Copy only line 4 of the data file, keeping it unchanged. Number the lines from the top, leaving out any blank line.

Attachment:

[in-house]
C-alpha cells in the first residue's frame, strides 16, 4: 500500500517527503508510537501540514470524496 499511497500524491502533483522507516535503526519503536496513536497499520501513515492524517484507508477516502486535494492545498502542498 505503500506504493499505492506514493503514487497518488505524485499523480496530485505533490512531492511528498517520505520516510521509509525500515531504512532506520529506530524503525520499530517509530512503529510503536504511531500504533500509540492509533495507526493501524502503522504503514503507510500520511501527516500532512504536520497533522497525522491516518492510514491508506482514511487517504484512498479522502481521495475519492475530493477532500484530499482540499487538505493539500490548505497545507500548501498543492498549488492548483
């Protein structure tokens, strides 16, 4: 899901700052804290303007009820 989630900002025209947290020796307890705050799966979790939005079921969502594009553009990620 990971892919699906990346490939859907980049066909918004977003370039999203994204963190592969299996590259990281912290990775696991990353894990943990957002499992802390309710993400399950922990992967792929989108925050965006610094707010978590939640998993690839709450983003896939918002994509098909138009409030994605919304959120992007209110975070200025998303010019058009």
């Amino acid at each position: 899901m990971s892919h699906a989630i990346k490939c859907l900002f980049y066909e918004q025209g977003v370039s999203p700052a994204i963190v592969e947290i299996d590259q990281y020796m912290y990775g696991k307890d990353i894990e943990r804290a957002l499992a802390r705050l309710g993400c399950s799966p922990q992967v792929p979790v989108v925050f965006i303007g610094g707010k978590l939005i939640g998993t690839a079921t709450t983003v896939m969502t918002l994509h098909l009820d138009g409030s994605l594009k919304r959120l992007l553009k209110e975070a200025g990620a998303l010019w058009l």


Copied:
């Amino acid at each position: 899901m990971s892919h699906a989630i990346k490939c859907l900002f980049y066909e918004q025209g977003v370039s999203p700052a994204i963190v592969e947290i299996d590259q990281y020796m912290y990775g696991k307890d990353i894990e943990r804290a957002l499992a802390r705050l309710g993400c399950s799966p922990q992967v792929p979790v989108v925050f965006i303007g610094g707010k978590l939005i939640g998993t690839a079921t709450t983003v896939m969502t918002l994509h098909l009820d138009g409030s994605l594009k919304r959120l992007l553009k209110e975070a200025g990620a998303l010019w058009l």